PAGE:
Leaving part of the division under Miles—two brigades with two batteries—as a reserve at Centreville, together with Richardson's brigade, temporarily assigned to the same division, which was to threaten Blackburn's Ford, covered by the enemy's right, McDowell ordered Tyler's division to take position on the Warrenton road, menacing the Rebel center. To Hunter's division was intrusted the important work of turning the Rebel left, going to the right of the Groveton road, and crossing Bull Run above Sudley's Spring. This force was to be followed by Heintzelman's division, which was to cross lower down, after Hunter had effected his crossing and descended the right bank to a point nearly opposite, driving away any force that might be there to dispute the passage. These two divisions were the ones most actively engaged in the ensuing battle. The necessity of strongly guarding against the contingency of a Rebel movement to occupy Centreville, either by Blackburn's Ford or the Warrenton road, was strongly impressed on the mind of the Commanding General. This led to the detachment of one of Heintzelman's brigades, after the movement commenced, to be added to the force on our left. The event showed the wisdom of his action in protecting this position, which the Rebel General had deliberately planned to assail, if we may credit his report, written long afterward, and which, but for McDowell's precautions, might have been taken at the close of the battle, to the much more serious discomfiture of our army.

More time was consumed in getting the men in position, on the morning of the 21st, than had been anticipated.' Tyler opened with his artillery at half past six o'clock, eliciting no

was issued. To the leaders and people of the insurgent districts it was no light matter, as at once practically felt, to be deprived of this beneficent intervention of the Federal Government, maintained, as it always had been, in part, by a tax upon the correspondence of the Free States. This order marks the date of the first decisive step toward the enforcement of nonintercourse with the Rebel population, except as their territory might successively fall within the lines of our armies, now rapidly preparing for the field.

A great portion of the army which had been forming under the eye of Gen. McClellan, was to have its first employment, by direction of the President, in sustaining the loyal people of Western Virginia. The force sent into that region was to drive back the Rebel troops which had gone out to destroy the Baltimore and Ohio Railroad, and to subjugate that part of the State, in which a purpose to repudiate secession was already manifested. The order was issued by the General from his headquarters at Cincinnati on the 26th of May, and the First Virginia Regiment of volunteers, under Col. B. F. Kelly, was sent out from Bellaire on the Wheeling branch of the railroad, while the Fourteenth Ohio Regiment of volunteers, under Col. J. B. Steadman, advanced on the Parkersburg branch of the road, toward Grafton.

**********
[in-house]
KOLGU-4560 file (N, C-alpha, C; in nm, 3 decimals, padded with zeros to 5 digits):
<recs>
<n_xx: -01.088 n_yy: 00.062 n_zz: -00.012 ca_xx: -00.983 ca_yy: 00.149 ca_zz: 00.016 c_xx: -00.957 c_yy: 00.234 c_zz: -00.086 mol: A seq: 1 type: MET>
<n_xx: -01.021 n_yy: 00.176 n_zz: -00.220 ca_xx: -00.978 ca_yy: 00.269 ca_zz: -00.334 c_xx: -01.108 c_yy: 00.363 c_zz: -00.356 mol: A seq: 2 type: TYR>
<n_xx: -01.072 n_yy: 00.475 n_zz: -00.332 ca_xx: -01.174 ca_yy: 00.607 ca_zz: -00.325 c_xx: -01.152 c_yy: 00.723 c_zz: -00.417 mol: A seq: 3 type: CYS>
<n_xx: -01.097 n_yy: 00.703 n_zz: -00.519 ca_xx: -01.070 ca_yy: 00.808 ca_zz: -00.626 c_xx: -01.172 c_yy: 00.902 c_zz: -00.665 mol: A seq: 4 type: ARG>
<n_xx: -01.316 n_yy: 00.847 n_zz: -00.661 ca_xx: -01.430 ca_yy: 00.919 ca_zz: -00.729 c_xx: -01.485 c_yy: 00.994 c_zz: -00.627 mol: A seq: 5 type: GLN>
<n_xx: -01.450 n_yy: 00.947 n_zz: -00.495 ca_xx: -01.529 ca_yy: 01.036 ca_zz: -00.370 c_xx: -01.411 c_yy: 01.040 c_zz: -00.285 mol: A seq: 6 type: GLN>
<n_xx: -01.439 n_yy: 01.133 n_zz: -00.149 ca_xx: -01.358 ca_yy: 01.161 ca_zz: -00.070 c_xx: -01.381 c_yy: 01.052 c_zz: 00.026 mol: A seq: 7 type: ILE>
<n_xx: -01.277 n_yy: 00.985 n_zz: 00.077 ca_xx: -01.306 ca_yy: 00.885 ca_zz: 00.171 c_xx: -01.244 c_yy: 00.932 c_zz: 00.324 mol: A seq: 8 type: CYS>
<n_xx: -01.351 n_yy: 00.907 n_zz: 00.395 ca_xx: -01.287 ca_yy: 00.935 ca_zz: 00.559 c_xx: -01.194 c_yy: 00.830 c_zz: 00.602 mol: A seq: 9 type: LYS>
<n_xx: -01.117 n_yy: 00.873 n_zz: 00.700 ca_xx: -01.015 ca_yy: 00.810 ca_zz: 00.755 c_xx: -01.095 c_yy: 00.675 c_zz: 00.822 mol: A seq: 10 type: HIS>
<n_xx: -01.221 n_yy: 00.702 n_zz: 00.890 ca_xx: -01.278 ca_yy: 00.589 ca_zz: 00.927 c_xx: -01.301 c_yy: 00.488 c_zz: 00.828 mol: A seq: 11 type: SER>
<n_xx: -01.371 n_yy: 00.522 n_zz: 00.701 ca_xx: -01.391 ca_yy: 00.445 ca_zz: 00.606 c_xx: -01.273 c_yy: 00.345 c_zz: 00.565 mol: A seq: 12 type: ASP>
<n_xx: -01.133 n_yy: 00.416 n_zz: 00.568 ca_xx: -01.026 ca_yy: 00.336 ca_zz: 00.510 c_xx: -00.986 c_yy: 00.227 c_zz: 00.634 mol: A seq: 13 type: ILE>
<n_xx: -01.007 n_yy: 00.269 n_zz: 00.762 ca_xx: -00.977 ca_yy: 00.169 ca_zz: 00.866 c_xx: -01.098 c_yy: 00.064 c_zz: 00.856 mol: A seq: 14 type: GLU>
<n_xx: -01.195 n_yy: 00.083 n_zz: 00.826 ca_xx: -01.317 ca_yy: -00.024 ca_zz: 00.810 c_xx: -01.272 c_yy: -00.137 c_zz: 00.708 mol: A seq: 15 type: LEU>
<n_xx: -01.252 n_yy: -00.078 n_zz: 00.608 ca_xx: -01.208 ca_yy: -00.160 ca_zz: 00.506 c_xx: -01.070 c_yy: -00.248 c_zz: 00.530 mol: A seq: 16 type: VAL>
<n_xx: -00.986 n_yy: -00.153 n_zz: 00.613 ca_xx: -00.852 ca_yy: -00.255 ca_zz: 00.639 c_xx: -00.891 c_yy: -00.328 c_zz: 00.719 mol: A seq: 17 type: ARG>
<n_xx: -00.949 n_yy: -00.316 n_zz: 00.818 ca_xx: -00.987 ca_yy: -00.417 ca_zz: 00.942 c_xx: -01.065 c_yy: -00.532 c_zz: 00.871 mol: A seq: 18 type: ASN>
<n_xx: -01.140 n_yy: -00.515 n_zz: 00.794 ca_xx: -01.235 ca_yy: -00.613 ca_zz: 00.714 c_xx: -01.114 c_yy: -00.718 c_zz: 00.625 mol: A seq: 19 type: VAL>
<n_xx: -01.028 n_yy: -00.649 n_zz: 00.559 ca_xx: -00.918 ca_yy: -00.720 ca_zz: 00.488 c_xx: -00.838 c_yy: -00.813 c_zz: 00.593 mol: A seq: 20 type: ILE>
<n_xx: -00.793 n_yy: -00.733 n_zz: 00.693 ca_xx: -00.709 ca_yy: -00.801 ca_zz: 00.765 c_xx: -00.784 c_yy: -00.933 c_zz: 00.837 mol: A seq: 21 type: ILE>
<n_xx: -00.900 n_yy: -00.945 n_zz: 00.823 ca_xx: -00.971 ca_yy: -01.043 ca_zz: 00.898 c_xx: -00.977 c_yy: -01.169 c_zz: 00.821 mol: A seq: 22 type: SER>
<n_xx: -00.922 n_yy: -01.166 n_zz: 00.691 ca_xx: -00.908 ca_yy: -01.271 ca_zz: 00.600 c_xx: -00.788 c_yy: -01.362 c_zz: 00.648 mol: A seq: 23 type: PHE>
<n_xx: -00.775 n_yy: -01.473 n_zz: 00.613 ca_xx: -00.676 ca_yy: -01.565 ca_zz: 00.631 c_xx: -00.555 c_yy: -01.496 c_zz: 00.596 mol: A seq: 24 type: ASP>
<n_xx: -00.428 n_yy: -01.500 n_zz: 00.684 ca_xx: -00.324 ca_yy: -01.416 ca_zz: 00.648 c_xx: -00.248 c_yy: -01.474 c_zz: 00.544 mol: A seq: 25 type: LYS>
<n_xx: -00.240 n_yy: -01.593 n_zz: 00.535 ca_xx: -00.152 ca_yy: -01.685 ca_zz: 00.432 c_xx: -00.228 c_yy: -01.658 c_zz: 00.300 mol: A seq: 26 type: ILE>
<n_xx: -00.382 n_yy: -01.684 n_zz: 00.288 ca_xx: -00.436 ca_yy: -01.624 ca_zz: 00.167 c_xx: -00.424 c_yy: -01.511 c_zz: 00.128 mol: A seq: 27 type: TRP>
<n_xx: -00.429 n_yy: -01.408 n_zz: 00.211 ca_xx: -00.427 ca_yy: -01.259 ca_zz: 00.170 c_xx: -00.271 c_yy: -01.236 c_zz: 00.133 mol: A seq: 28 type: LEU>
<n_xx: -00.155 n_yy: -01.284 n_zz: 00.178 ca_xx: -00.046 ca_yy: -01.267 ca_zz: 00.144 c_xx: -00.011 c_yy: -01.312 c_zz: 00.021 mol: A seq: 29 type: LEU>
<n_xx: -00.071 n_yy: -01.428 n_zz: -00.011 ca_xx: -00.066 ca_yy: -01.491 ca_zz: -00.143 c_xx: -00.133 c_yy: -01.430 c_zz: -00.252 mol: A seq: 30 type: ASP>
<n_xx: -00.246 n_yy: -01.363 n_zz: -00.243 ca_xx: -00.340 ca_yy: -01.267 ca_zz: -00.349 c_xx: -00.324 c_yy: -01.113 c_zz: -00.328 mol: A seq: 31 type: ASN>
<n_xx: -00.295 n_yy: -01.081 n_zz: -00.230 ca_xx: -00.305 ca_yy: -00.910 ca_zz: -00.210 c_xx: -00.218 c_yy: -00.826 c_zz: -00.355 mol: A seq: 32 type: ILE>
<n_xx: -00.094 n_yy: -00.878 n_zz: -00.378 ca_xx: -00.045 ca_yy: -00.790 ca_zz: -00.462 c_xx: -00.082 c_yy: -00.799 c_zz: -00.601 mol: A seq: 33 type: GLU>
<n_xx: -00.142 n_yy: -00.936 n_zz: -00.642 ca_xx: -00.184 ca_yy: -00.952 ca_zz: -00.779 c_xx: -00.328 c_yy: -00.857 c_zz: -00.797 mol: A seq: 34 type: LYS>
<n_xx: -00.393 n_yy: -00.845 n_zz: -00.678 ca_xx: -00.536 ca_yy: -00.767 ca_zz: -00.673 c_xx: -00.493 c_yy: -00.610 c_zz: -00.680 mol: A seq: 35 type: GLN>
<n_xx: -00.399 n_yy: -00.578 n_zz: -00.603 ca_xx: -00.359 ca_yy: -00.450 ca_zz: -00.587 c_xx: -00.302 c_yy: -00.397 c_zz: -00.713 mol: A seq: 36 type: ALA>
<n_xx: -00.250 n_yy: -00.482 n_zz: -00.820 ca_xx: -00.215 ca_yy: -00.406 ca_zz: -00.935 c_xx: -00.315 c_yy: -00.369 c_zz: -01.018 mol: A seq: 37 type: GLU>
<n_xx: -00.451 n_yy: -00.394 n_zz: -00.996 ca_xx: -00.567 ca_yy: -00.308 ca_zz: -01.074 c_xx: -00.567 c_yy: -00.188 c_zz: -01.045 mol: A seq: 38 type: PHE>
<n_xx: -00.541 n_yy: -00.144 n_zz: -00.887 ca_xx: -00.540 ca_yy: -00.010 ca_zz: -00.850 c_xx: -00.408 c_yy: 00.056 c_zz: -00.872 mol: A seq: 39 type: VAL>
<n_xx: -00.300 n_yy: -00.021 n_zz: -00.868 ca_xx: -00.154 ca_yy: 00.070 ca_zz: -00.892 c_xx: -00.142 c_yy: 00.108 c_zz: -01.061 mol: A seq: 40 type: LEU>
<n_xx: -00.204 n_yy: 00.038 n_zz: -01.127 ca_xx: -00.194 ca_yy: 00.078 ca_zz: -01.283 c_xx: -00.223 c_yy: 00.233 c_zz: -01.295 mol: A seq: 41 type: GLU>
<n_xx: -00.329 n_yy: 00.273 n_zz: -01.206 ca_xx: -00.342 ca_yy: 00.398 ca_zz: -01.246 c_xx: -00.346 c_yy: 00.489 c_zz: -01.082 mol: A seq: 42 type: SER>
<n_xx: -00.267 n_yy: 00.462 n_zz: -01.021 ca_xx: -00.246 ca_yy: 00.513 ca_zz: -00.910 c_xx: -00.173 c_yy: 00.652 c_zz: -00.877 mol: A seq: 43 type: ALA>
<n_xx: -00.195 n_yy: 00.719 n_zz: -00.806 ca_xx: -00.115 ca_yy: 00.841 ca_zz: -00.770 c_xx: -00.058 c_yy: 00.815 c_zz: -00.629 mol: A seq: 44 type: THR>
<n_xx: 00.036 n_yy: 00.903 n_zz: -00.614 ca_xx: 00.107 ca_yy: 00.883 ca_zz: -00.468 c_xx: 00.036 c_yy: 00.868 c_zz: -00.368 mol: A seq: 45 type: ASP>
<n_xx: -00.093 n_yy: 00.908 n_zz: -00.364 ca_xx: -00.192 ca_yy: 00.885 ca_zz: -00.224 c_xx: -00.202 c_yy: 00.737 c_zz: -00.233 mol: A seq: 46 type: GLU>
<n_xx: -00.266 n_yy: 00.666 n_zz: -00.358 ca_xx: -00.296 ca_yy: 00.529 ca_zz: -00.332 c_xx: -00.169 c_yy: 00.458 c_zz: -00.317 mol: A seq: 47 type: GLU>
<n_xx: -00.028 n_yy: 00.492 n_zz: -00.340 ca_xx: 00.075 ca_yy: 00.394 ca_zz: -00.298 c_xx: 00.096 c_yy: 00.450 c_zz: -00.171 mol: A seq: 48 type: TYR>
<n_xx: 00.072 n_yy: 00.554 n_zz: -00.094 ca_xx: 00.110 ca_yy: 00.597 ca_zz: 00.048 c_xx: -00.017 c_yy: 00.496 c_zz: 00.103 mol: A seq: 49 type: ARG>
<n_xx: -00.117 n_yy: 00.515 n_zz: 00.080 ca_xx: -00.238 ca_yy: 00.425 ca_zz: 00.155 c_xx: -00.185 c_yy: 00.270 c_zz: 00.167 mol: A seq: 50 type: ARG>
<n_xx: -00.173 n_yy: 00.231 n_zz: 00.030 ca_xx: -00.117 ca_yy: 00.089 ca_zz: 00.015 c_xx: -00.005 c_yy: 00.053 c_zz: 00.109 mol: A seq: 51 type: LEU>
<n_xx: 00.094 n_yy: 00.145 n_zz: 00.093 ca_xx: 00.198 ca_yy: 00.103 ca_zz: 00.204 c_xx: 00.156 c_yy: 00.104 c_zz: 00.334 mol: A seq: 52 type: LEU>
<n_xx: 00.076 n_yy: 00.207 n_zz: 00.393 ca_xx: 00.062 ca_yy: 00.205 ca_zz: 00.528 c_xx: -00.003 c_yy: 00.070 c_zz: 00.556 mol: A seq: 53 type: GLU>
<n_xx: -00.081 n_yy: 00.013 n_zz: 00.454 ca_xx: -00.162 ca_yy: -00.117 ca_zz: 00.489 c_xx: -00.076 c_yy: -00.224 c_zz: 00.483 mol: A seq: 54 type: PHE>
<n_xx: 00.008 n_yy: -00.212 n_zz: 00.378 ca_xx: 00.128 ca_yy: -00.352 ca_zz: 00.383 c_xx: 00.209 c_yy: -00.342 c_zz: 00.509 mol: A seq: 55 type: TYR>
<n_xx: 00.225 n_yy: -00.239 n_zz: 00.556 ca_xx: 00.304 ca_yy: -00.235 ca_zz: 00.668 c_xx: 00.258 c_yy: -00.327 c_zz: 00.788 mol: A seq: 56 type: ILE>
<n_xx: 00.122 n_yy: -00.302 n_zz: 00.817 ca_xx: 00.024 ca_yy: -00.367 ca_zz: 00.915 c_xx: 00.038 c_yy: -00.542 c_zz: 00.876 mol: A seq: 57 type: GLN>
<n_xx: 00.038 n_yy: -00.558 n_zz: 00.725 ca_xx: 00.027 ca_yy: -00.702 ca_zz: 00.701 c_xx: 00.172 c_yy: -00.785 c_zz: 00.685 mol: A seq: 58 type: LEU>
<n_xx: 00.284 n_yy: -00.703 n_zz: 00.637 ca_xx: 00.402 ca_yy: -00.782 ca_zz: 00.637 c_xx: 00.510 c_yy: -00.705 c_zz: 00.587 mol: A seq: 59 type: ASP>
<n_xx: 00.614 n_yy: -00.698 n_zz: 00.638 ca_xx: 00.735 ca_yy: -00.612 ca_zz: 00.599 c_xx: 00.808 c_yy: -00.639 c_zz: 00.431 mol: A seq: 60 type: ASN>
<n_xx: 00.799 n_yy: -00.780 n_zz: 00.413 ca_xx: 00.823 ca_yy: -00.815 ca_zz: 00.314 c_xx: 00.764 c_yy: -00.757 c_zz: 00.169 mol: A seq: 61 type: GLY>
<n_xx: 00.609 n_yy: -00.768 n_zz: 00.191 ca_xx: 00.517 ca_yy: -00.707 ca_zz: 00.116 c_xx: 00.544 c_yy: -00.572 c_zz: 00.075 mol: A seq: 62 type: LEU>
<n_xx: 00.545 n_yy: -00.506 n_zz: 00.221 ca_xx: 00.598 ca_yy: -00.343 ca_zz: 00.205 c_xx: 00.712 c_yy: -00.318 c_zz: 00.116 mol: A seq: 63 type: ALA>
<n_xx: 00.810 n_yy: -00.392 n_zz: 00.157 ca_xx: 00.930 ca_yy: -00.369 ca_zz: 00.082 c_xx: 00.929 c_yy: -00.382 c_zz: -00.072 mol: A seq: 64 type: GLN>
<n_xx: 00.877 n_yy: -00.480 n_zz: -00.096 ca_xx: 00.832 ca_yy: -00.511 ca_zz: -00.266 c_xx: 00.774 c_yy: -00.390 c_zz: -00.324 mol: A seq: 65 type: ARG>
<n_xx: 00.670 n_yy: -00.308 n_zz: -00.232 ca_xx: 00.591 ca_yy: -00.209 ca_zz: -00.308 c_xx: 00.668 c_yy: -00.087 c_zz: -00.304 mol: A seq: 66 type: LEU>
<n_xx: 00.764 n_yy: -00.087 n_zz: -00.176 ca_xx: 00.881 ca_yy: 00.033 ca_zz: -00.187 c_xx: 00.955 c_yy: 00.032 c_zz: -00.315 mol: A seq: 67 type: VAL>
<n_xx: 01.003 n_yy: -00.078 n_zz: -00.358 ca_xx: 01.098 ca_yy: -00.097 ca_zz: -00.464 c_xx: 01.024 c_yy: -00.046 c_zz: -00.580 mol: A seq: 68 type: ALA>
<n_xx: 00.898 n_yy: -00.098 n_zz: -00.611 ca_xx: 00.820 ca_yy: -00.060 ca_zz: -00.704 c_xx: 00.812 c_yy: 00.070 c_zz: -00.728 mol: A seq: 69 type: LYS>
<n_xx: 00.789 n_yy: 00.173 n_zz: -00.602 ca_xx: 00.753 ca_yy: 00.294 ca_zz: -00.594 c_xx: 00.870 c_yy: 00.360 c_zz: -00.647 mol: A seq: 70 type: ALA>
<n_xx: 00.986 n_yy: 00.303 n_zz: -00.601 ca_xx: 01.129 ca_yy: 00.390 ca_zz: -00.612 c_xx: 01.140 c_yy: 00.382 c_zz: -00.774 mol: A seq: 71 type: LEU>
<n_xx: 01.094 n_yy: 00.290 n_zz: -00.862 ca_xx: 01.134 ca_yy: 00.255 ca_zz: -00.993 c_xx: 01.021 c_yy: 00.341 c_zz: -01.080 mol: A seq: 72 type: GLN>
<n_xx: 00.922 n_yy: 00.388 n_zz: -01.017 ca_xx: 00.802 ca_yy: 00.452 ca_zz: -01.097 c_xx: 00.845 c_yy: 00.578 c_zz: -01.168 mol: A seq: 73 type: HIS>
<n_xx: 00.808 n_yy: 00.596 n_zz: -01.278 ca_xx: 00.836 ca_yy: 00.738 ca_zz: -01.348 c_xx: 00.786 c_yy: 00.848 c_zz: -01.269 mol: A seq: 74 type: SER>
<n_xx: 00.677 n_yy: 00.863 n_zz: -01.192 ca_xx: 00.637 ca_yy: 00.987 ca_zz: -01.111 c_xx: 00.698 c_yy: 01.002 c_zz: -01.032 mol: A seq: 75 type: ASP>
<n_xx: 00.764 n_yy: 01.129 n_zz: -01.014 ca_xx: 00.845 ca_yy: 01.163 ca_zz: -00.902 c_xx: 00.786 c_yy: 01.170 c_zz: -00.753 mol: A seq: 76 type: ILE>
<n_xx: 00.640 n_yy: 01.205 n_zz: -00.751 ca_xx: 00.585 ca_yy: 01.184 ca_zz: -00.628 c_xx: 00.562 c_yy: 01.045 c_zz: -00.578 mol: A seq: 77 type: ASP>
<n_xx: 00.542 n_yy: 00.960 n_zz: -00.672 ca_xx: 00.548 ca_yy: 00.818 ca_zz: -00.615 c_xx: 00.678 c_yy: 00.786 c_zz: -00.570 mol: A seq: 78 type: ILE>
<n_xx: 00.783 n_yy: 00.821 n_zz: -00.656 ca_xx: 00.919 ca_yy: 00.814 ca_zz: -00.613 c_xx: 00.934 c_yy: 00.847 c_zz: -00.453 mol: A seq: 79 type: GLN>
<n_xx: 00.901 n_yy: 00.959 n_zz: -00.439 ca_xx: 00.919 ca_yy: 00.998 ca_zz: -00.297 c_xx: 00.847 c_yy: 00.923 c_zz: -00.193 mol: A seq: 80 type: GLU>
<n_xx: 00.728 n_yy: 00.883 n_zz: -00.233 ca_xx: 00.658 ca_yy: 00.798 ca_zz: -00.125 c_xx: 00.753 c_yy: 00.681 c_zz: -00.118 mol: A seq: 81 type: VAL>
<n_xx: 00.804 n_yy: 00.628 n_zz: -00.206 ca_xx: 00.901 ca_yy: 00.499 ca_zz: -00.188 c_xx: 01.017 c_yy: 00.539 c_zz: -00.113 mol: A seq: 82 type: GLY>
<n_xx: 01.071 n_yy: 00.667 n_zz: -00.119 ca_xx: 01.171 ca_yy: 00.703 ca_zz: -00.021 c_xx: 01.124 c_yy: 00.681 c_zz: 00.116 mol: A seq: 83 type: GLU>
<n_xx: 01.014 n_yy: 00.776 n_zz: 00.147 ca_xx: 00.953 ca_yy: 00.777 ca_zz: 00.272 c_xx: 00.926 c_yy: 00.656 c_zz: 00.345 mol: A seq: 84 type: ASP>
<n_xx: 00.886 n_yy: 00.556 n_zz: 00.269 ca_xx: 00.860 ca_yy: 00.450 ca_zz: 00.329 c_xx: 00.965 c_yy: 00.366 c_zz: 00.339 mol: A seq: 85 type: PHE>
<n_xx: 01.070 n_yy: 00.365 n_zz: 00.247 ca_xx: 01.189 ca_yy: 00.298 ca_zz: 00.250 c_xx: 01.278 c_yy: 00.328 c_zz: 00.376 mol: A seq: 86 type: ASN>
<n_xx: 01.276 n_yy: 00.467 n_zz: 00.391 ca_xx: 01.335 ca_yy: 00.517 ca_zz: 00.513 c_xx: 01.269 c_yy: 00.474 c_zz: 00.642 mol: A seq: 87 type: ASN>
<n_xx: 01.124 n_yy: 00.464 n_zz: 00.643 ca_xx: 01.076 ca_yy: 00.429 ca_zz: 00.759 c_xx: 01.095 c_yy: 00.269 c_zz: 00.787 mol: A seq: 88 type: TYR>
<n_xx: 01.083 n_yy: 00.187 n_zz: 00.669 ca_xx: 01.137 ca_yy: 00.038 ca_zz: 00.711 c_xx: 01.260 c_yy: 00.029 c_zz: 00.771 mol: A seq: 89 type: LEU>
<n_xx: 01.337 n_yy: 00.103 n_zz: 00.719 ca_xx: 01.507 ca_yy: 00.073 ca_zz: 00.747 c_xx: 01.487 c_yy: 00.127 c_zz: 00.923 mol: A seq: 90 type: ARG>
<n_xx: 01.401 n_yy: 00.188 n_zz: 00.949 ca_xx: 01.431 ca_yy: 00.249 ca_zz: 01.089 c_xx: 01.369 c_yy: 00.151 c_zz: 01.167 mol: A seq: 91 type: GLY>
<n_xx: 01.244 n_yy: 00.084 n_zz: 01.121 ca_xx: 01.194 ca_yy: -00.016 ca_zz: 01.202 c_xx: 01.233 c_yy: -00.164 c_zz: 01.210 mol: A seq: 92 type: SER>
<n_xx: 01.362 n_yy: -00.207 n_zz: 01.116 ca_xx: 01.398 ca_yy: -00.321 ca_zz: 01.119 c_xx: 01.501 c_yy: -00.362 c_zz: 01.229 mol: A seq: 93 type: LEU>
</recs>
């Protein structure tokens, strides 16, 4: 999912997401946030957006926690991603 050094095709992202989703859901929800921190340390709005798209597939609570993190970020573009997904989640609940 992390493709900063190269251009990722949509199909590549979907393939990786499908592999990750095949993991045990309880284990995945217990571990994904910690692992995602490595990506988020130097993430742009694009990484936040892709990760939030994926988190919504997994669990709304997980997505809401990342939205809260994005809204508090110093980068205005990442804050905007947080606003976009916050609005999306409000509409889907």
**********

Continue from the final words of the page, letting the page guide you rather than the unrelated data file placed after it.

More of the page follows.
For several days after this movement commenced, Gen. McClellan remained at Cincinnati. Under the auspices of Gov. Magoffin and his Inspector-General, Simon 6. Buckner, a force was organizing in Kentucky, believed to be covertly intended for the Rebel service, and watched with apprehension by loyal people north of the Ohio. During the progress of Buckner's preparations he visited Cincinnati and had a protracted interview with Gen. McClellan, on the 8th of June. In an official report to Gov. Magoffin, made public on the 22d of that month, Buckner set forth in detail what he alleged as a formal agreement between McClellan and himself, the substance of which, after an engagement on the part of Kentucky to maintain “neutrality" between the “United States " and the “Southern States,” is contained in the following extract from that document:

Gen. McClellan stipulates that the territory of Kentucky shall be respected on the part of the United States, even though the Southern States should occupy it; but in the latter case he will call upon the authorities of Kentucky to remove the Southern forces from our territory. Should Kentucky fail to accomplish this object in a reasonable time, Gen. McClellan claims the same right of occupancy given to the Southern forces. I have stipulated, in that case, to advise him of the inability of Kentucky to comply with her obligations, and to invite him to dislodge the Southern forces. He stipulates that if he is successful in doing so, he will withdraw his forces from the territory of the State as soon as the Southern forces shall have been removed. This, he assures me, is the policy which he will adopt toward Kentucky.

That this interview took place, is an undisputed fact. That any compact of this nature was entered into, would seem incredible, without other evidence than Buckner's word of honor. But that Gen. McClellan, while commanding the Department of the Ohio, did nothing inconsistent with the alleged terms of agreement, must be conceded. Thus was one controlling purpose in his first appointment by the Governor of Ohio completely defeated. The occupation and defense of the southern bank of the river, near Cincinnati, was voluntarily abandoned—either by reason of this stipulation or without it-by the man specially chosen for that work. Near the same date, Gen. McClellan addressed a letter to the late Mr. Crittenden, expressing regret that some of Gen. Prentiss' men, in making an excursion down the Mississippi, on the 12th of June, had landed on the Kentucky shore and cut down and brought away a Secession flag which they saw flying at Columbus. He disclaimed all responsibility for this intrusion.

Thus cautious was the Commanding General to be no aggressor on the soil of any Slave State, and to wound the sensibilities of neither incipient Rebels nor “neutrals,” who were supporters of slave institutions. Even while sending a force to the aid of loyal Western Virginia, at the request of her people, he was careful to assure them:

Notwithstanding all that has been said by the traitors to induce you to believe that our advent among you will be signal